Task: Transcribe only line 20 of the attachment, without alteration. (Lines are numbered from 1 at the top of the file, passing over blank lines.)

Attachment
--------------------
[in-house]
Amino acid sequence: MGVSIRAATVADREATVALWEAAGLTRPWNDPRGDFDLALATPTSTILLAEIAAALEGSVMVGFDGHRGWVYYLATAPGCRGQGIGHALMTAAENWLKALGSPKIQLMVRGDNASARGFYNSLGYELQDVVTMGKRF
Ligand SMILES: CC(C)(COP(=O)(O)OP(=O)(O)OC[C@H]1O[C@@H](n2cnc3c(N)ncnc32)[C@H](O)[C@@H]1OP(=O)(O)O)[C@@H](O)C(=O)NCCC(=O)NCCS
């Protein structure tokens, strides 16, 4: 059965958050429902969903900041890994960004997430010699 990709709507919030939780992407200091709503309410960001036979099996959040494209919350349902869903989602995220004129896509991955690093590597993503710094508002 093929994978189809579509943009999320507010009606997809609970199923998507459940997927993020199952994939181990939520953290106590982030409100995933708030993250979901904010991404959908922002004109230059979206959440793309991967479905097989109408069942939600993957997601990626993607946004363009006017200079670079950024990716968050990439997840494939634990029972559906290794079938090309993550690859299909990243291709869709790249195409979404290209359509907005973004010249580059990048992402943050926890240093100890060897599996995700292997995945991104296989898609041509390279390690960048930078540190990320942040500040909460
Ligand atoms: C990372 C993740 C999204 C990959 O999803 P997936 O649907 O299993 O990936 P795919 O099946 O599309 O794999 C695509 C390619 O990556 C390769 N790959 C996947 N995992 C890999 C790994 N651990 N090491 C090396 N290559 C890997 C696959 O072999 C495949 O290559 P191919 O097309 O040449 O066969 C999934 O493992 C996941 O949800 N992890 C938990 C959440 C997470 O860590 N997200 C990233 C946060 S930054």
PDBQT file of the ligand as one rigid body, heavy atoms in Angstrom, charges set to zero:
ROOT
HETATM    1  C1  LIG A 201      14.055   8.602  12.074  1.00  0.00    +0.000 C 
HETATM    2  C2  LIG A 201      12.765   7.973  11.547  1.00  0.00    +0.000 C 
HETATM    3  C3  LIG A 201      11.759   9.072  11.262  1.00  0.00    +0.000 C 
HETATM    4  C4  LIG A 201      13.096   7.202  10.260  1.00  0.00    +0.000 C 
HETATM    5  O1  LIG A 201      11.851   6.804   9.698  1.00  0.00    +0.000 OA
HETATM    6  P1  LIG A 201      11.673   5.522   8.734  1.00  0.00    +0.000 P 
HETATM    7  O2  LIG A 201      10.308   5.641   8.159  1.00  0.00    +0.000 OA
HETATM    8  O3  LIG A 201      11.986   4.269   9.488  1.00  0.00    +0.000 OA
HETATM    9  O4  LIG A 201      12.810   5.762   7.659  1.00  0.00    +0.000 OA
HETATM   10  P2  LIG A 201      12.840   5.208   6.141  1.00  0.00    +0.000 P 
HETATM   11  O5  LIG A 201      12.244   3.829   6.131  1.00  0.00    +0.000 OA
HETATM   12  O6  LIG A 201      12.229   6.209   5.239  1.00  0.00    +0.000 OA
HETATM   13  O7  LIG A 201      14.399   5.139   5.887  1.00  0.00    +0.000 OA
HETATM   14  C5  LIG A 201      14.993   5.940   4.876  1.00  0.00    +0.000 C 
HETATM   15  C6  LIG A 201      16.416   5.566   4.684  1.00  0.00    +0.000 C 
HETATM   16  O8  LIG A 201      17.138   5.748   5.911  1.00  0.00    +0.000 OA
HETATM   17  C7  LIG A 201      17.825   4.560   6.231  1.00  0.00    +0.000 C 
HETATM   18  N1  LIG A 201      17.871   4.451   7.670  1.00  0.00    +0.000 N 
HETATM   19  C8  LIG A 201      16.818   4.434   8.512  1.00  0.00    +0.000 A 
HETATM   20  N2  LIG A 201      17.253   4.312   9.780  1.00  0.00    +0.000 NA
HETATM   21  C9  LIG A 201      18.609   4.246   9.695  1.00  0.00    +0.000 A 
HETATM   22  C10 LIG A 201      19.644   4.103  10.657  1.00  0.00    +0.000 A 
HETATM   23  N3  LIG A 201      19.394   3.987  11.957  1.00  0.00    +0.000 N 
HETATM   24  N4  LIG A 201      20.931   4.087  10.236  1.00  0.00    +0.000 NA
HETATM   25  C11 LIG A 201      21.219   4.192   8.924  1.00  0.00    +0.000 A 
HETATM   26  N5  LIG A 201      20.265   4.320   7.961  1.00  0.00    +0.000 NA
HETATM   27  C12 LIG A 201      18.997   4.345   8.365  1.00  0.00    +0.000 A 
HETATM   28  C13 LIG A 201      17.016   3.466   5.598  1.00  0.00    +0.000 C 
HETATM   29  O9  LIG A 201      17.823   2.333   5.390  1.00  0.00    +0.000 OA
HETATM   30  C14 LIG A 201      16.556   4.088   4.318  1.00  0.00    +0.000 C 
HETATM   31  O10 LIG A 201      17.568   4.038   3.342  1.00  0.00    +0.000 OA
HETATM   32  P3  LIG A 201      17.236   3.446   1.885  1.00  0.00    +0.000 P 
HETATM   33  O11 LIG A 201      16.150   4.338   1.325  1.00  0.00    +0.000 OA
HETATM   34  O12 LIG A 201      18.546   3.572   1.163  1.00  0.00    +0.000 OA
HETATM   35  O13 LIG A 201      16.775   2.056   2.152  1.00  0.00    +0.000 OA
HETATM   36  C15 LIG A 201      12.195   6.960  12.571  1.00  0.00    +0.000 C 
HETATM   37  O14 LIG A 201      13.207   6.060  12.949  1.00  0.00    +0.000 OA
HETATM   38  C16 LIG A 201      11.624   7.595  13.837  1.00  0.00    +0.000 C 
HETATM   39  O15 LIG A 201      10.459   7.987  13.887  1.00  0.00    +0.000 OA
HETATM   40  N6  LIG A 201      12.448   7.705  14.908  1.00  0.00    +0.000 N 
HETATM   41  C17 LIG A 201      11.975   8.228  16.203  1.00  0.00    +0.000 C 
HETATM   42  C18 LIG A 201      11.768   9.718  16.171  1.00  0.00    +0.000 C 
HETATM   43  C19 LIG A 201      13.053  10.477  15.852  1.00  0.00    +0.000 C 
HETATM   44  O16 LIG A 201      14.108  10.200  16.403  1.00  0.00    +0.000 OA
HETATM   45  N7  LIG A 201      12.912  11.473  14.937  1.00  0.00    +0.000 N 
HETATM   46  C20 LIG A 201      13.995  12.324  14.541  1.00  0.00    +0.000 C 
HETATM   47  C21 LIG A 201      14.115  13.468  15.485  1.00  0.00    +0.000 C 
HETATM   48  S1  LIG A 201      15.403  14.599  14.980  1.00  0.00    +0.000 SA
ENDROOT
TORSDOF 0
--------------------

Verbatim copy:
HETATM   13  O7  LIG A 201      14.399   5.139   5.887  1.00  0.00    +0.000 OA